The economic calamity that began in 2007-2008 did substantial damage to the U.S. job market. Two groups were most affected by the collapse: young college graduates (millennials) and older Americans (baby boomers).
Millennials, who are going to make up about 75 percent of the workforce in the next 10 years, have struggled with high unemployment, often in the double-digit range. Also, many college graduates are burdened with debt in the form of student loans.
Boomers have also struggled with high unemployment as their jobs continue to either disappear offshore or are phased out because of new technology. Another particularly disturbing occurrence is the increase in underemployment. Many boomers are forced to accept jobs that don’t pay enough to cover the bills.
The recession has certainly wreaked havoc with the job market, changed the employment culture and made both groups leery of the corporate world. The younger group can’t get a foot in the door, and the older group has seen the goal post moved almost to the point of being unreachable.
Thankfully, members of both groups seem to have found an alternative to the corporate ladder. They are shouting “Carpe diem!” at the top of their lungs, starting down the path of entrepreneurship and entering the world of a great franchising opportunity.
A high percentage of hiring managers believe that millennials are unprepared and lack many of the basic skills they look for in applicants. They say that skills like communication, critical thinking, creativity, and problem-solving are often weak.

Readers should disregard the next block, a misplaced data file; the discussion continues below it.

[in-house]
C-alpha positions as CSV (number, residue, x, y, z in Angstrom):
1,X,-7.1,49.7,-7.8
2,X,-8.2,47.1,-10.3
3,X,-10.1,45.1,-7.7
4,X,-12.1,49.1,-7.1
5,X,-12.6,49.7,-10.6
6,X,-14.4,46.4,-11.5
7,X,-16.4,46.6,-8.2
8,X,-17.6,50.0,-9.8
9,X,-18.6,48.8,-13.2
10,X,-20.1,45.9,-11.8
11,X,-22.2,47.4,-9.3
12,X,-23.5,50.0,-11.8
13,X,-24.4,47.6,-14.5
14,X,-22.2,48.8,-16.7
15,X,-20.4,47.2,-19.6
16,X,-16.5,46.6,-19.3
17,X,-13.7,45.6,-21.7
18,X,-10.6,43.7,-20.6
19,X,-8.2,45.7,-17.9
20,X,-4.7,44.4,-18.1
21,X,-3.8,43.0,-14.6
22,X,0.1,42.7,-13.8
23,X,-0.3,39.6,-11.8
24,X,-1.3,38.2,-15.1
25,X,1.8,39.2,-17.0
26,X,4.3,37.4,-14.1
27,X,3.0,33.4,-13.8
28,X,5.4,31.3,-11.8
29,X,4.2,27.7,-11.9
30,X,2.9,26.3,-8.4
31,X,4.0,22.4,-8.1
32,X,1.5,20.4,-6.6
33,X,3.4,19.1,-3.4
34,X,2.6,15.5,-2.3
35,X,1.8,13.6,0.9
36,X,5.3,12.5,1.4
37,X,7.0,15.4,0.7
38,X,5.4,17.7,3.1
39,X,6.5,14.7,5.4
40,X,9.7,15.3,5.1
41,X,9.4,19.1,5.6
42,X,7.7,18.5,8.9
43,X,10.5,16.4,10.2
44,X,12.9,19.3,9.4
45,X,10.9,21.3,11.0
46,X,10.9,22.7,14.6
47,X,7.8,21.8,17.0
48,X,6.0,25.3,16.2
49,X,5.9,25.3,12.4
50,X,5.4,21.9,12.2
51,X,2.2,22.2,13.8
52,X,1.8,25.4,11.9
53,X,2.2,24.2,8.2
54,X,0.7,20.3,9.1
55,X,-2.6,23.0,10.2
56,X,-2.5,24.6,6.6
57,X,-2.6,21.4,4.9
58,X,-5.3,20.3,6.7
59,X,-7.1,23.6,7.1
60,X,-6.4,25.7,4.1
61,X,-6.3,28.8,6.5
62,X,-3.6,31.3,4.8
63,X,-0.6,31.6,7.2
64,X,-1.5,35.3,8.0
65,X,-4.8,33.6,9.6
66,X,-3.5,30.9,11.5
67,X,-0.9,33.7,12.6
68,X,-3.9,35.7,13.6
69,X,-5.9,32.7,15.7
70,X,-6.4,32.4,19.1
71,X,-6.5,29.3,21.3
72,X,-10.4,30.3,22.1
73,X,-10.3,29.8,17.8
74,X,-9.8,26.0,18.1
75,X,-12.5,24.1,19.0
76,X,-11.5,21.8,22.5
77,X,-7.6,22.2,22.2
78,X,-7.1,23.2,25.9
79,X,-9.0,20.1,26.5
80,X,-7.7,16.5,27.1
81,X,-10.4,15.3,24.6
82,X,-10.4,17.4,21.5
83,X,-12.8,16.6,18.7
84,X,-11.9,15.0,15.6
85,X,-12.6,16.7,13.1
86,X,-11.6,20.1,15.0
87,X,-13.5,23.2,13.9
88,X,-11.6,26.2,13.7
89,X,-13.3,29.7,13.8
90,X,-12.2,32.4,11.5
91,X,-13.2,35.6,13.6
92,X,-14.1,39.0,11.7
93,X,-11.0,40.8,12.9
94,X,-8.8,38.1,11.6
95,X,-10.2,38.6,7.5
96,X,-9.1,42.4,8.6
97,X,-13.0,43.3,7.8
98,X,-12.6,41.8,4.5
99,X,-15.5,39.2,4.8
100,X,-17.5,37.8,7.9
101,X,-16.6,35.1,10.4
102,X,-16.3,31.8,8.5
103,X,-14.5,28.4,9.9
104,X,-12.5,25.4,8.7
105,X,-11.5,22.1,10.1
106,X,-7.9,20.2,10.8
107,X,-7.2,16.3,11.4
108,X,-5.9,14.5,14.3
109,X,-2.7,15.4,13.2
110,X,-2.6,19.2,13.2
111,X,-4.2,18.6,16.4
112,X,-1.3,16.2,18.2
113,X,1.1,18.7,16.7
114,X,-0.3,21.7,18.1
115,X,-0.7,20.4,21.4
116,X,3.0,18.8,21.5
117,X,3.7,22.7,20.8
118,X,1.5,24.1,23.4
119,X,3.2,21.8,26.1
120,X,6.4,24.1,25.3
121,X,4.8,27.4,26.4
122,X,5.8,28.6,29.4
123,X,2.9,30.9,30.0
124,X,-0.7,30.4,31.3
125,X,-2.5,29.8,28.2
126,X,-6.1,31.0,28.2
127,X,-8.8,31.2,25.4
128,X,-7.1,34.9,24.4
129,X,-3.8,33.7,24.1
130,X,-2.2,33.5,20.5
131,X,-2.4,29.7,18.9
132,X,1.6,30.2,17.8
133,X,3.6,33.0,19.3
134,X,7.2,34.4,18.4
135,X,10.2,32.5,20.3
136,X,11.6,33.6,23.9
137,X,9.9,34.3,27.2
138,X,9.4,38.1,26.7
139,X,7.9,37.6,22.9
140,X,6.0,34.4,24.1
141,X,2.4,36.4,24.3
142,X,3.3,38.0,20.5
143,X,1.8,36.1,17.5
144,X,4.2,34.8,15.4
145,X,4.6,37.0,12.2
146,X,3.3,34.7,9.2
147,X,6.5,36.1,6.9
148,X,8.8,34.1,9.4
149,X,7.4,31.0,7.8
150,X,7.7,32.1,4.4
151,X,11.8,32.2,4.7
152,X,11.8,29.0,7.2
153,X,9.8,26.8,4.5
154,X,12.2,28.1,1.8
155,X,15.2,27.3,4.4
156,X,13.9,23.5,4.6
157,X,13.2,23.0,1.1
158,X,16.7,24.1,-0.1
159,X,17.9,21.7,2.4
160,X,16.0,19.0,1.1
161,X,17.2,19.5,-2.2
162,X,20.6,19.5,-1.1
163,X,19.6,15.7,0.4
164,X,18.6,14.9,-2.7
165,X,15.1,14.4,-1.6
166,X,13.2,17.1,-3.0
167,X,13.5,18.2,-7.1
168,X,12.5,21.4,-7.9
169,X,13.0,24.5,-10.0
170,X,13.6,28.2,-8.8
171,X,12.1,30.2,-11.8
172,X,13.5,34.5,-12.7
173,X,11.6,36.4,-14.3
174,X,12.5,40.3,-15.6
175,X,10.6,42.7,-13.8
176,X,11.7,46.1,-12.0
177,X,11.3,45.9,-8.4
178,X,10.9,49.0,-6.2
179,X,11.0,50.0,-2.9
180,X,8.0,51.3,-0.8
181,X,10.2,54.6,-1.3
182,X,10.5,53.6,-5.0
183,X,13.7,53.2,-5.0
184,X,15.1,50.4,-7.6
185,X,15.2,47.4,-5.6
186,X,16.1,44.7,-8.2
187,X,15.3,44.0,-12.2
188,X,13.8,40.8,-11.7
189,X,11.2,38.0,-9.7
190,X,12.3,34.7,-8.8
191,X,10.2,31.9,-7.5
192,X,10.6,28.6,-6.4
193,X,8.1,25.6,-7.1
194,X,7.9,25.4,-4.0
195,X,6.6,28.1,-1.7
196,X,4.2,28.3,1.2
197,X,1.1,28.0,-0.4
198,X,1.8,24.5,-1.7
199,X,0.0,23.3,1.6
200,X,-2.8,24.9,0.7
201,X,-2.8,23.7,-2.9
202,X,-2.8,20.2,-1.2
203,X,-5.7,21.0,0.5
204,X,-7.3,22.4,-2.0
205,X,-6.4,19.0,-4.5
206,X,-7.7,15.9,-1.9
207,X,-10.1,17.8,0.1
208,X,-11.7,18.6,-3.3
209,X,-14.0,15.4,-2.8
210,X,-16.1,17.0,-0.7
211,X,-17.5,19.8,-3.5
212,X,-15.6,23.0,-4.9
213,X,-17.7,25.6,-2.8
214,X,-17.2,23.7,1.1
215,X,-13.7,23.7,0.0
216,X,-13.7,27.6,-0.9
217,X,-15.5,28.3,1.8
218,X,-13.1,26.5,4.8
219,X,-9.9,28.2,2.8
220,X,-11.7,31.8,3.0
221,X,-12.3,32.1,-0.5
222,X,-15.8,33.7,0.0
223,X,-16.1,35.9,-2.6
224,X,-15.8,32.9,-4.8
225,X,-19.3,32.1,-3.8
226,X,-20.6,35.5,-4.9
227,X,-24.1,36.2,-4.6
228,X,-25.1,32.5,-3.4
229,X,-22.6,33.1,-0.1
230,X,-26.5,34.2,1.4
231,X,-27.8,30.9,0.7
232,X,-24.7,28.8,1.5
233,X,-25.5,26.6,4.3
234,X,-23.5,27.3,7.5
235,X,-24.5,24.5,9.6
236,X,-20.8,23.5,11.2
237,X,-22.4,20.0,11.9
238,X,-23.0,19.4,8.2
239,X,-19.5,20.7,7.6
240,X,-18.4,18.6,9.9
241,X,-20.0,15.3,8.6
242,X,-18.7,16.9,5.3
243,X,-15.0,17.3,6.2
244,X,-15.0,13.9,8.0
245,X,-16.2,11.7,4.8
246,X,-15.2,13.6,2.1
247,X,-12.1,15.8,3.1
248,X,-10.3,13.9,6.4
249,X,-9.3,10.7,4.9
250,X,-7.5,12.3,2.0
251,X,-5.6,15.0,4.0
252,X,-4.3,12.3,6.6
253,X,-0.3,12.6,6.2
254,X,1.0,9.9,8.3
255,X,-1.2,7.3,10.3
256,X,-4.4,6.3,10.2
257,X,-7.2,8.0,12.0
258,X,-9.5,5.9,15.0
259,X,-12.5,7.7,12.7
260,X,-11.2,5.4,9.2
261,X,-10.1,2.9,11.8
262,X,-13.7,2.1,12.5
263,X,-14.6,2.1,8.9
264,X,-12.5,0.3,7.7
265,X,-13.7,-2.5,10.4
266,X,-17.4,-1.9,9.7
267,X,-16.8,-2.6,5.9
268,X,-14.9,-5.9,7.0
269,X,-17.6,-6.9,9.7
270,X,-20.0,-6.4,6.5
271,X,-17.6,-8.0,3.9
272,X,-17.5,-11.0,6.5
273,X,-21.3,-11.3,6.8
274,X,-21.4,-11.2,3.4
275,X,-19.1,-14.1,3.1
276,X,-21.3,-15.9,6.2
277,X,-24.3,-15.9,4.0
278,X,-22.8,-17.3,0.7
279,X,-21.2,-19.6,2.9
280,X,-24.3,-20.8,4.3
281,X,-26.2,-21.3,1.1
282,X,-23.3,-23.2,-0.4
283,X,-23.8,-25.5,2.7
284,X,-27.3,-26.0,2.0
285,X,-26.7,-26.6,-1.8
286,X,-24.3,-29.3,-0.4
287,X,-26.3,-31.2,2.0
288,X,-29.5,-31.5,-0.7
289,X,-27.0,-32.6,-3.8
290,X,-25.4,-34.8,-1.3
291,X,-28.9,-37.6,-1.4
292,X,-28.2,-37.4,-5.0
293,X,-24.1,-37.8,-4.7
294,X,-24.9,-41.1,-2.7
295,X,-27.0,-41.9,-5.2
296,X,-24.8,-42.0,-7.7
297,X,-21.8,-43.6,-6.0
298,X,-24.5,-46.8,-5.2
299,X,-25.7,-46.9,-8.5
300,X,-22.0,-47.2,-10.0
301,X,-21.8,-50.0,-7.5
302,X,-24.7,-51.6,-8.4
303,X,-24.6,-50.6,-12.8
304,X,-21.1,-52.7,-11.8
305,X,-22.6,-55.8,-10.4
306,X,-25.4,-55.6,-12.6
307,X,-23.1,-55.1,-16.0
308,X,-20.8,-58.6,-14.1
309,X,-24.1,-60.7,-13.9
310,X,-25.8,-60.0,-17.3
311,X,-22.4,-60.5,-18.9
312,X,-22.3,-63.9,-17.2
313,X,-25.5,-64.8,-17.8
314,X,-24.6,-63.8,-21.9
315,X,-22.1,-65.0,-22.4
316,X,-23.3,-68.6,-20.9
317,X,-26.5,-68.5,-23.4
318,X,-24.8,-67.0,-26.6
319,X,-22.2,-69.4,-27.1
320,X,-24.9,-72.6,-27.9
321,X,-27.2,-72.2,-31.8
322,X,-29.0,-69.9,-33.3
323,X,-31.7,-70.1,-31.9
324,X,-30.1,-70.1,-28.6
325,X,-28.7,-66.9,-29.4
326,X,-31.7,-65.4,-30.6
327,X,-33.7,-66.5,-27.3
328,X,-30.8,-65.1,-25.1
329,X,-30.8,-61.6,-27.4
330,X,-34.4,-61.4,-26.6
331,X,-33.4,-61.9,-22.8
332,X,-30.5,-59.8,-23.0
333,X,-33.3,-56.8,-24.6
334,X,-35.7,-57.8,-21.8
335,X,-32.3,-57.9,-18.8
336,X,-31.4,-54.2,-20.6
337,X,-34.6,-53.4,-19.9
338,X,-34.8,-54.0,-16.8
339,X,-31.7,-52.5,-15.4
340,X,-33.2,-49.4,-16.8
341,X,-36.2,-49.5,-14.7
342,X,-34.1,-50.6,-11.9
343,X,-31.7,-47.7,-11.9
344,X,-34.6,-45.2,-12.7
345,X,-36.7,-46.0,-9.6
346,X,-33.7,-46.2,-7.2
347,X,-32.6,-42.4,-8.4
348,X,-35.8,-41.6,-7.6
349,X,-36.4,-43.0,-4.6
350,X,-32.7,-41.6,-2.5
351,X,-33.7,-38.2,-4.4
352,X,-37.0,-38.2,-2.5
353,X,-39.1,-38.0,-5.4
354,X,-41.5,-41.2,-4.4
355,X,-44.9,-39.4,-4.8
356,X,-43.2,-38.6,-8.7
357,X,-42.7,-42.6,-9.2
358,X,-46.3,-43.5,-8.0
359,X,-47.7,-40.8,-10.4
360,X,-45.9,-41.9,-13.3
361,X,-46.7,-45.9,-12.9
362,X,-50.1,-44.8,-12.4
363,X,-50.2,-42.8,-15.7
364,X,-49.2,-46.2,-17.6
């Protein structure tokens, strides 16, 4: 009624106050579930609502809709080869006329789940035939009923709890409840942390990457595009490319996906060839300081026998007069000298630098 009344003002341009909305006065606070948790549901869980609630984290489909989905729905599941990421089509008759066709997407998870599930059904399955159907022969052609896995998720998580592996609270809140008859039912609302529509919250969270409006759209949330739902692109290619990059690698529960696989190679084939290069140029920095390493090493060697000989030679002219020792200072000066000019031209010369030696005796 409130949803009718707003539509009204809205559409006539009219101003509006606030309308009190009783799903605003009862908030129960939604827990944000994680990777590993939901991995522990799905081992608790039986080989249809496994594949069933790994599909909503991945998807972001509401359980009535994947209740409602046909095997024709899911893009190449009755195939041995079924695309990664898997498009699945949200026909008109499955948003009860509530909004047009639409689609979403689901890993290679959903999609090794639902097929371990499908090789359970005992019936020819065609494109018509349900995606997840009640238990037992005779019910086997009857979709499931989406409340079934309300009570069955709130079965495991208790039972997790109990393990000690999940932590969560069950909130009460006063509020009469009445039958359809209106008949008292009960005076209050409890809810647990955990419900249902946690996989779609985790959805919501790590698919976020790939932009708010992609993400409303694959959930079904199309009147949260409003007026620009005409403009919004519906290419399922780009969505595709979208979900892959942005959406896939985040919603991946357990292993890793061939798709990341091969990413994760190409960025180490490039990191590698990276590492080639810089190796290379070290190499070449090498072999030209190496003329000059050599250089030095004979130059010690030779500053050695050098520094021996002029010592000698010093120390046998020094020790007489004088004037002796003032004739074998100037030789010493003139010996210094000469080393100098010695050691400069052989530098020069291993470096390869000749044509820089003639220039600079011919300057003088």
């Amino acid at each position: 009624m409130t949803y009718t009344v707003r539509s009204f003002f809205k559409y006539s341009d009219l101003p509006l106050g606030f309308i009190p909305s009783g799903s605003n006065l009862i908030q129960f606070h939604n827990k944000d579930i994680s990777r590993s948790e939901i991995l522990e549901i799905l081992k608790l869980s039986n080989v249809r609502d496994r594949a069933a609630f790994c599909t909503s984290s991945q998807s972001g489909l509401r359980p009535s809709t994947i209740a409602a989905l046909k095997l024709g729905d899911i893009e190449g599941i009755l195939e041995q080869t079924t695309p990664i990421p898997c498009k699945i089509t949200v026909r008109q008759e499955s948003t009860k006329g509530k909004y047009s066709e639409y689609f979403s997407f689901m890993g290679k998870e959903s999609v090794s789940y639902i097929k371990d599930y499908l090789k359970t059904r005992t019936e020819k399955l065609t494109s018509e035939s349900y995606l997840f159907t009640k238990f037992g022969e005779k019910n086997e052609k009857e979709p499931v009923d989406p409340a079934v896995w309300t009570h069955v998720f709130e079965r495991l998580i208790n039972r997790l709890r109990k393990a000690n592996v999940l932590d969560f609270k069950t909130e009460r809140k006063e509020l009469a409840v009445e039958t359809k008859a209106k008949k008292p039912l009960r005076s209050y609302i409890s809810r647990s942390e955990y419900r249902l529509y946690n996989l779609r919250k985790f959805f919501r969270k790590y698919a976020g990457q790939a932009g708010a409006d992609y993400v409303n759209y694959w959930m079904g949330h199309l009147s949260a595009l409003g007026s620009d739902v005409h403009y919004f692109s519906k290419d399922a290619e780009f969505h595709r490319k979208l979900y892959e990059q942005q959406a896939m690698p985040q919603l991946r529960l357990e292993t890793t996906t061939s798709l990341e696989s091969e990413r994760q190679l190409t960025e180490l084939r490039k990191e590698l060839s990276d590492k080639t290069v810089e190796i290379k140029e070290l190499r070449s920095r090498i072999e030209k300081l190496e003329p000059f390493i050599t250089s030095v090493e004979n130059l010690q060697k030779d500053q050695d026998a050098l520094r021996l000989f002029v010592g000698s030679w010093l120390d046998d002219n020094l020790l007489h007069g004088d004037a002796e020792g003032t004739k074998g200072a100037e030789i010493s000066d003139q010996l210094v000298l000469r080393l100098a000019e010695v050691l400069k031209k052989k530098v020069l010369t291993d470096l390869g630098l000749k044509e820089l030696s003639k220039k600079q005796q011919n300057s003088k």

Then there’s millennial Hoa Lam. Lam started a company called Best in Class Education Center and currently has several franchises throughout the west coast of the United States.
About one-third of Best in Class franchisees are millennials as well. In Mr. Lam’s opinion, millennials listen well and take the help you offer. They may lack the experience of Gen Xers or baby boomers, but Hoa feels the younger generation is “well-rounded.”
Nearly 78 million baby boomers are approaching retirement in the next few years. Many of these folks plan to work well past traditional retirement. Some have the financial freedom to pursue their passions, and some must continue working because they need an income.
Both groups, for different reasons, are drawn to franchising. People of this generation provide a unique opportunity to franchisors.
Boomers possess the knowledge and experience that comes from a lifetime of working. These are the people that can transform the economy from large corporate business models to smaller, more personal ones focused on customer service.
So whether you’re a baby boomer approaching retirement age or a millennial fresh out of school, franchising offers a unique opportunity to become the master of your own destiny. To learn more about how you can take advantage of our franchising opportunity to become a franchisee of Pretzelmaker, contact us today!